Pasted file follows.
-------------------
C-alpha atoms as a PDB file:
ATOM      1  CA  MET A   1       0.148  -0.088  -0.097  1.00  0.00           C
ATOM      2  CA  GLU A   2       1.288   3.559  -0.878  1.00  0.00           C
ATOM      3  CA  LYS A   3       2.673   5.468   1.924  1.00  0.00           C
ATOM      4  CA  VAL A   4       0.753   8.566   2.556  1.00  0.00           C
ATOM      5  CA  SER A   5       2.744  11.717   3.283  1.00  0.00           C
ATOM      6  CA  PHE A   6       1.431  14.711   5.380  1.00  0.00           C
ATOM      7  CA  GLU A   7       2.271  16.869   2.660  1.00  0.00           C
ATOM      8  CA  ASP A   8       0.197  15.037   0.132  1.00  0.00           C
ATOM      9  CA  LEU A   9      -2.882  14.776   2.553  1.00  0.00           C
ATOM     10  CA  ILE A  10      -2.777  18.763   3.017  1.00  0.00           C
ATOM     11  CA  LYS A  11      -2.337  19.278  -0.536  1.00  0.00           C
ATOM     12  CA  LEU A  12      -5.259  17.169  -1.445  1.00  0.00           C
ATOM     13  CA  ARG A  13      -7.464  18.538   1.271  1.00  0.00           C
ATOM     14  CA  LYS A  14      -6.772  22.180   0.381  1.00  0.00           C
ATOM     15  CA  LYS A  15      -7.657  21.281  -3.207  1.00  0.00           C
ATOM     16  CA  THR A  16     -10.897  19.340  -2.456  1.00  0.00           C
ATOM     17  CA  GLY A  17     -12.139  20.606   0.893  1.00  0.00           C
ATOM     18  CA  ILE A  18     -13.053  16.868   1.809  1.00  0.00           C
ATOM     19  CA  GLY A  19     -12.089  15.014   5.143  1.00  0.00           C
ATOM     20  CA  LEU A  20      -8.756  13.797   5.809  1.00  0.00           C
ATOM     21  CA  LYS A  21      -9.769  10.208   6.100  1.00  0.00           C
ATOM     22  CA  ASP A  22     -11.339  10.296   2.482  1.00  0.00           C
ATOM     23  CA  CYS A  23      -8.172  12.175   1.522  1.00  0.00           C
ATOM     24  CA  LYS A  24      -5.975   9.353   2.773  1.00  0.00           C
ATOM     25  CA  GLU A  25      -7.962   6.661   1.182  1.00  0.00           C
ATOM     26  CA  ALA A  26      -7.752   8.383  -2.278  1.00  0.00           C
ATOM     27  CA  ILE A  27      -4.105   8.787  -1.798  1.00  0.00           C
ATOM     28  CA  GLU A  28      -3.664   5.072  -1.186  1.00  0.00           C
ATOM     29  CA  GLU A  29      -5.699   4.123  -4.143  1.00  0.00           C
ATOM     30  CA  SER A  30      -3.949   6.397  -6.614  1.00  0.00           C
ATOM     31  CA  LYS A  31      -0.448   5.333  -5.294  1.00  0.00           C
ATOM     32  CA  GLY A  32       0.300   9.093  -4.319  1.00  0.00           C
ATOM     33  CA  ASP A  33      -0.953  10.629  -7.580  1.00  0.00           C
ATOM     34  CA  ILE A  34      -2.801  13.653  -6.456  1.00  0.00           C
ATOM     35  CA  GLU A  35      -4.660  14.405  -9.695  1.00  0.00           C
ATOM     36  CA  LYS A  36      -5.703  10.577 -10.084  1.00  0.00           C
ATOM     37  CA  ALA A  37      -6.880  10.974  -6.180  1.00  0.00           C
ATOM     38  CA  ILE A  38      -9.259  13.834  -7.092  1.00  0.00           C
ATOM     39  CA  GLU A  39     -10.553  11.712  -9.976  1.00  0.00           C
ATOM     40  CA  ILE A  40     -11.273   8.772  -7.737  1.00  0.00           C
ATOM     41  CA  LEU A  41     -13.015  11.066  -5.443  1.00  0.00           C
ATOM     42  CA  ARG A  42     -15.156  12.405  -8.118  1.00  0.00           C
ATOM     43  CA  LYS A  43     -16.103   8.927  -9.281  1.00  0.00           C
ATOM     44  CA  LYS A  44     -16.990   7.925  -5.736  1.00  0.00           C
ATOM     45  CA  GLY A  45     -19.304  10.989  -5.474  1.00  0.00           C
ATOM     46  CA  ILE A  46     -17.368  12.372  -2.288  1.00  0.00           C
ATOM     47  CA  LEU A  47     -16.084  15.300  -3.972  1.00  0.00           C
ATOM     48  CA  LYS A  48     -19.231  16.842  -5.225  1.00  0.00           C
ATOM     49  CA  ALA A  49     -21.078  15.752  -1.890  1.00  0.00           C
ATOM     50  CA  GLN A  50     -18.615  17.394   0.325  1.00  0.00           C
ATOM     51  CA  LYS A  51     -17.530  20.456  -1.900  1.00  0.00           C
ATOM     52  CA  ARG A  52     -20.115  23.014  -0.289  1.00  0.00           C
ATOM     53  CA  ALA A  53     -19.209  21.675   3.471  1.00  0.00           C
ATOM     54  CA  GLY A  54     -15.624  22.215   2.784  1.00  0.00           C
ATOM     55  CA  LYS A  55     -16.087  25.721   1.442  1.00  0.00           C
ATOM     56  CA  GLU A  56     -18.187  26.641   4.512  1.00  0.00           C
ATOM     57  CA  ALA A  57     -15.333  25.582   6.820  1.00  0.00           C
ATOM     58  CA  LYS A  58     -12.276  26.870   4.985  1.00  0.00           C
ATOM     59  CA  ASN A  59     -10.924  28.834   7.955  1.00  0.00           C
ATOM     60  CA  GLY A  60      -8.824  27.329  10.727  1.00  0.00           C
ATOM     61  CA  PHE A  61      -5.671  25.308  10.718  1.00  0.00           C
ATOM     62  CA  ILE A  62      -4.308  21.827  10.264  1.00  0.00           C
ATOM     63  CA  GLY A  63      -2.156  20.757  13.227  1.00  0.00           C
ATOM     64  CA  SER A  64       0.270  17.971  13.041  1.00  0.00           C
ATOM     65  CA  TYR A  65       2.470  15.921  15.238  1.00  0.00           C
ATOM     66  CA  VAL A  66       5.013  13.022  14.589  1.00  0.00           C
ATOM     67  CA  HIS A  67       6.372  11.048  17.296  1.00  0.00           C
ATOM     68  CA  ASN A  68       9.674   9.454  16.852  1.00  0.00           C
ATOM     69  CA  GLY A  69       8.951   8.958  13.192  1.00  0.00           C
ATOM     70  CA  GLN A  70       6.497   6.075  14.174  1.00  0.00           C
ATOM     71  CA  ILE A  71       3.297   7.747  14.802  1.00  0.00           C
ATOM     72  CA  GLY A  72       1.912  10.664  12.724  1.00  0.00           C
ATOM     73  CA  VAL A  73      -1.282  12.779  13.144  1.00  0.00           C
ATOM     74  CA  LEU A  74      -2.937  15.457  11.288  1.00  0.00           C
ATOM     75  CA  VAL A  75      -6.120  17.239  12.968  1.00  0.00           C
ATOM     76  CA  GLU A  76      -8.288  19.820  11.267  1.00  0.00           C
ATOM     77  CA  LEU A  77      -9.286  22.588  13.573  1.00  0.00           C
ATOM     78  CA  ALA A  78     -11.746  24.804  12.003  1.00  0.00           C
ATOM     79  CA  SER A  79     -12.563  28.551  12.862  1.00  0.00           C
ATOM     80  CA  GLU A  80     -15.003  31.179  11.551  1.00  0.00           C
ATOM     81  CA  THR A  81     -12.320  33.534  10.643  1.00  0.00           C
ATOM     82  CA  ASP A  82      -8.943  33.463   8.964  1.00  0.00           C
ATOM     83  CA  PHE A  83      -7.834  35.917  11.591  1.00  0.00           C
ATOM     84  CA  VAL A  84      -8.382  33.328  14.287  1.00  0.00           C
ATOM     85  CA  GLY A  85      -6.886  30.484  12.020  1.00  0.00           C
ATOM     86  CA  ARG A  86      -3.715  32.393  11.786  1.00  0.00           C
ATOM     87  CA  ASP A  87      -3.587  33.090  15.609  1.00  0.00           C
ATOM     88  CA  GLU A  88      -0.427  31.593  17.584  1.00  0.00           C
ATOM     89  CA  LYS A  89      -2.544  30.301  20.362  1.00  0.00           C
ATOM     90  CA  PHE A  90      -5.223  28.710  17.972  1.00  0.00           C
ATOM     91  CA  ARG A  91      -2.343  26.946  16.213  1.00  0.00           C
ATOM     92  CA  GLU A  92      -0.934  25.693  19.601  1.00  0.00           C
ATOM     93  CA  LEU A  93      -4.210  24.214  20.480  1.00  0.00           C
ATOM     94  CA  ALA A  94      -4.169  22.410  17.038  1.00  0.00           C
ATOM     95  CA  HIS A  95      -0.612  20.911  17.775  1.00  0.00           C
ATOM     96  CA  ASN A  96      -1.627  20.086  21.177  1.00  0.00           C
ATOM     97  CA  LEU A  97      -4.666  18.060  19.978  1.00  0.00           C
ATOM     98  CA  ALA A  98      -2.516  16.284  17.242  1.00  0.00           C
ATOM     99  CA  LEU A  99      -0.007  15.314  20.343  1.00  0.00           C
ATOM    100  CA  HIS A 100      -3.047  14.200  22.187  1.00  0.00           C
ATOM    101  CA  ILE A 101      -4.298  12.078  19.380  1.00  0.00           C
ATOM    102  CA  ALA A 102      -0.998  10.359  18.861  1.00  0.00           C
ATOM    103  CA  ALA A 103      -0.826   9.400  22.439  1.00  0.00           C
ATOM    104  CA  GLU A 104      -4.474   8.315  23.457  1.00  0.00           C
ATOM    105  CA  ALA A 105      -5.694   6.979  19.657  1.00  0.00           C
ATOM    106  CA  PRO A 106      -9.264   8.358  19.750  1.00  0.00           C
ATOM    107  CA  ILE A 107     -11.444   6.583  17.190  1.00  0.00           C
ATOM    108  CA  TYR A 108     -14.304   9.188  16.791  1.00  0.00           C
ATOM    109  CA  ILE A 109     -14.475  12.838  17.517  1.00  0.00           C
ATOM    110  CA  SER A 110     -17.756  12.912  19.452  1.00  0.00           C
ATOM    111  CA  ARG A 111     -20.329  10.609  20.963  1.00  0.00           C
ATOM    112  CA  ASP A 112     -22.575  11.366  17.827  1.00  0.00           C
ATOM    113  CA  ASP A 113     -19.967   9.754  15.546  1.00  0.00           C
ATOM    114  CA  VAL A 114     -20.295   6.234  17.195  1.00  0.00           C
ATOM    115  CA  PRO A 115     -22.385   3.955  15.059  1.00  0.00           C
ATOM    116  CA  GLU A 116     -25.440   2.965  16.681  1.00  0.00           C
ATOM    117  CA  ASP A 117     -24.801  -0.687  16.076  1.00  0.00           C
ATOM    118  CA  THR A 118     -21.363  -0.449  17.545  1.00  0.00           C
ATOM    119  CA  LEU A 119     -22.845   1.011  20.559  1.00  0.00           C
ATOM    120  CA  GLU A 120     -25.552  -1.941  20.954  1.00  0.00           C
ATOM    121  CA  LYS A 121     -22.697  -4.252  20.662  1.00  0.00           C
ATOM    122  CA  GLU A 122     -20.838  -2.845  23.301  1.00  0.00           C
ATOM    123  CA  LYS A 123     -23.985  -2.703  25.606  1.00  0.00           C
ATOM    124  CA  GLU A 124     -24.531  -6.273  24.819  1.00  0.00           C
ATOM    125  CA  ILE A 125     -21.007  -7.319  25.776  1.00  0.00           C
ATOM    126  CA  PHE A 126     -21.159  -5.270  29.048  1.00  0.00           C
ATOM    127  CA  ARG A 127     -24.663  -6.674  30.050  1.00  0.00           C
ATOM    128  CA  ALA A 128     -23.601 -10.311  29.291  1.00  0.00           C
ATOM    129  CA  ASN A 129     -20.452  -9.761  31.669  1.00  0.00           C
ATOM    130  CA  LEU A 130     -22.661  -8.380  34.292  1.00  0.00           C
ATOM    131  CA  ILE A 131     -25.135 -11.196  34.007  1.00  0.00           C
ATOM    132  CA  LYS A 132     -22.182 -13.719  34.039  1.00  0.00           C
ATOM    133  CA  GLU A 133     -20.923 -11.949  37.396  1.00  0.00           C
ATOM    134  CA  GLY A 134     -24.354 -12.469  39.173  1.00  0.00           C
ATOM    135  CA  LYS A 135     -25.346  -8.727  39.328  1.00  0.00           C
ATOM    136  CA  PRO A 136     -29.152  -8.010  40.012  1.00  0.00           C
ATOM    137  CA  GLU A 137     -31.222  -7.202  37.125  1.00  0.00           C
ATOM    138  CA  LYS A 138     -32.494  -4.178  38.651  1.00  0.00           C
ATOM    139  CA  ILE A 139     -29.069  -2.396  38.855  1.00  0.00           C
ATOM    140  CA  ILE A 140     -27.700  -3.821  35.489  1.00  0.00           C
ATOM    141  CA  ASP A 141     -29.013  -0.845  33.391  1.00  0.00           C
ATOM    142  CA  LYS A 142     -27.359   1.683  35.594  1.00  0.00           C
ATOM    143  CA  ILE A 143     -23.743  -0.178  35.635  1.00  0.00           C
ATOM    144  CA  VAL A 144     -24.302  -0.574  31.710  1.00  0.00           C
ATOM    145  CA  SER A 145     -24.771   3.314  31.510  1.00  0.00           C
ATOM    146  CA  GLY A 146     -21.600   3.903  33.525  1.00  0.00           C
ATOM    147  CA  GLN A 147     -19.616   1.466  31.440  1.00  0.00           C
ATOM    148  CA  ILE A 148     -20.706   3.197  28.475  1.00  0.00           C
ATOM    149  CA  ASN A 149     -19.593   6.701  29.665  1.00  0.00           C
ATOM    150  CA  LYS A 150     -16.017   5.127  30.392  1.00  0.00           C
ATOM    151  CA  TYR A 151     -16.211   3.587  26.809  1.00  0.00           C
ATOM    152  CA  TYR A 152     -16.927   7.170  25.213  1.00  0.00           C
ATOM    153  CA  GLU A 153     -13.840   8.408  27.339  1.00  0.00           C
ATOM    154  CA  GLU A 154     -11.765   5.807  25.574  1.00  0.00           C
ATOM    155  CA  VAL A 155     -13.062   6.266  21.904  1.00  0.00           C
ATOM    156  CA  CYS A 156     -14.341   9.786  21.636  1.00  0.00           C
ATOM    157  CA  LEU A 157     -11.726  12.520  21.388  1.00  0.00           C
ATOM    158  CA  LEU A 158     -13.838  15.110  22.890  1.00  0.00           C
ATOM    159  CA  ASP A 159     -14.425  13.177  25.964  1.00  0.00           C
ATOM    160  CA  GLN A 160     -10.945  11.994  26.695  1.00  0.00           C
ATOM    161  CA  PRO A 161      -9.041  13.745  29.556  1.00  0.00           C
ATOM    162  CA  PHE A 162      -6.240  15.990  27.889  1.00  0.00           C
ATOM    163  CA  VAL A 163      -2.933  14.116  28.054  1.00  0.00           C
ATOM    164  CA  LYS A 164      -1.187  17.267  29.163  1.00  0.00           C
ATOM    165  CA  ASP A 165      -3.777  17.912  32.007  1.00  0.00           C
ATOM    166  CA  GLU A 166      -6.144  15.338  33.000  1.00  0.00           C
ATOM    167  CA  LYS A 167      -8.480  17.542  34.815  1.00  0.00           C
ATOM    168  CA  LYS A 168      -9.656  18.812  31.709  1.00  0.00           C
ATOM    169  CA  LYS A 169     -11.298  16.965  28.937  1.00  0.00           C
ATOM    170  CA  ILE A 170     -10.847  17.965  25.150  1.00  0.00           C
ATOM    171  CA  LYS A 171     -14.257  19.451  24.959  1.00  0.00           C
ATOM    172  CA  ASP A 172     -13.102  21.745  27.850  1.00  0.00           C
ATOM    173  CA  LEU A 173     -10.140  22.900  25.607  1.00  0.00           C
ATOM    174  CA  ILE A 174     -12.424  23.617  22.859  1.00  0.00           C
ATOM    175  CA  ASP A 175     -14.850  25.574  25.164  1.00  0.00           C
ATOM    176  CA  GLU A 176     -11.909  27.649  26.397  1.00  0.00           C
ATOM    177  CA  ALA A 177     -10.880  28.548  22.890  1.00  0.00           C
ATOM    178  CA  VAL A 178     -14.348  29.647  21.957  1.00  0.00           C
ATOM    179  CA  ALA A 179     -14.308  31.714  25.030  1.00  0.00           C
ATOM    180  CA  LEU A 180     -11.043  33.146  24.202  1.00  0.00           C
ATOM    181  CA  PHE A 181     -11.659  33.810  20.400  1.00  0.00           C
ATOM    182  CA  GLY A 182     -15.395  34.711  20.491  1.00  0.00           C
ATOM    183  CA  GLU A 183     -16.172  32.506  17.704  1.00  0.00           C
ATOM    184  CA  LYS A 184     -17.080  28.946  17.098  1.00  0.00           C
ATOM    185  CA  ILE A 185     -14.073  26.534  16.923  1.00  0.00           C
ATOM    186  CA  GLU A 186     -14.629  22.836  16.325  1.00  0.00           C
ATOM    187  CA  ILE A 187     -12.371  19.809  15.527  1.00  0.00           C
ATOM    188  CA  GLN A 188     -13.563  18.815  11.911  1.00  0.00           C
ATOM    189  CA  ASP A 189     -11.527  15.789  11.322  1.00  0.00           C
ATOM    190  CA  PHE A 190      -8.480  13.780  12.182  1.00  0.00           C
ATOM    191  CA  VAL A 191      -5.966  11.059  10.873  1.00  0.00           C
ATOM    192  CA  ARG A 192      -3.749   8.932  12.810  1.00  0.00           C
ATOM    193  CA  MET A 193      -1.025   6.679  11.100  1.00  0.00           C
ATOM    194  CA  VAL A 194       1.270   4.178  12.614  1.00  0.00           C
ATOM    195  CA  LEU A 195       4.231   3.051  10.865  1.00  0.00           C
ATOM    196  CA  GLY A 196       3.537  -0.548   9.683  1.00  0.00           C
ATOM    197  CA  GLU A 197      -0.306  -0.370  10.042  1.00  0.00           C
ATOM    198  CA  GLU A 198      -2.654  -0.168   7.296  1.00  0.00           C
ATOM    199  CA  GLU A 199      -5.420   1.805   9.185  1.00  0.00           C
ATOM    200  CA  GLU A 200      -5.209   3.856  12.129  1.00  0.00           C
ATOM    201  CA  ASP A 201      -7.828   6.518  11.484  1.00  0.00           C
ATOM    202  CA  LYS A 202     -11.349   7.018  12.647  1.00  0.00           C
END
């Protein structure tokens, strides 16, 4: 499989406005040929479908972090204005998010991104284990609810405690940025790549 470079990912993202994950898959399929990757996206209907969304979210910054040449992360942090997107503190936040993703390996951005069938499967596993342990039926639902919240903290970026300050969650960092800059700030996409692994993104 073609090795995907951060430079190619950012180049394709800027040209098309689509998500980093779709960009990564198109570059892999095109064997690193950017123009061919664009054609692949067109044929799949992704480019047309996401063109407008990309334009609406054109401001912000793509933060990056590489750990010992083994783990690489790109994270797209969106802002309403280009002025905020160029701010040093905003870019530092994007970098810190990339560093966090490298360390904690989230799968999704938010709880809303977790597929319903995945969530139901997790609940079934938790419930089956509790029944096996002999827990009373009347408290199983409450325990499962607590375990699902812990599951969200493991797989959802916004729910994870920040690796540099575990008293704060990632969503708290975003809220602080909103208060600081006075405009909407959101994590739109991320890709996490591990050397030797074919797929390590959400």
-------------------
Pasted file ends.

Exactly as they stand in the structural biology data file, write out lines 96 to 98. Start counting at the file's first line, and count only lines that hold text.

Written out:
ATOM     95  CA  HIS A  95      -0.612  20.911  17.775  1.00  0.00           C
ATOM     96  CA  ASN A  96      -1.627  20.086  21.177  1.00  0.00           C
ATOM     97  CA  LEU A  97      -4.666  18.060  19.978  1.00  0.00           C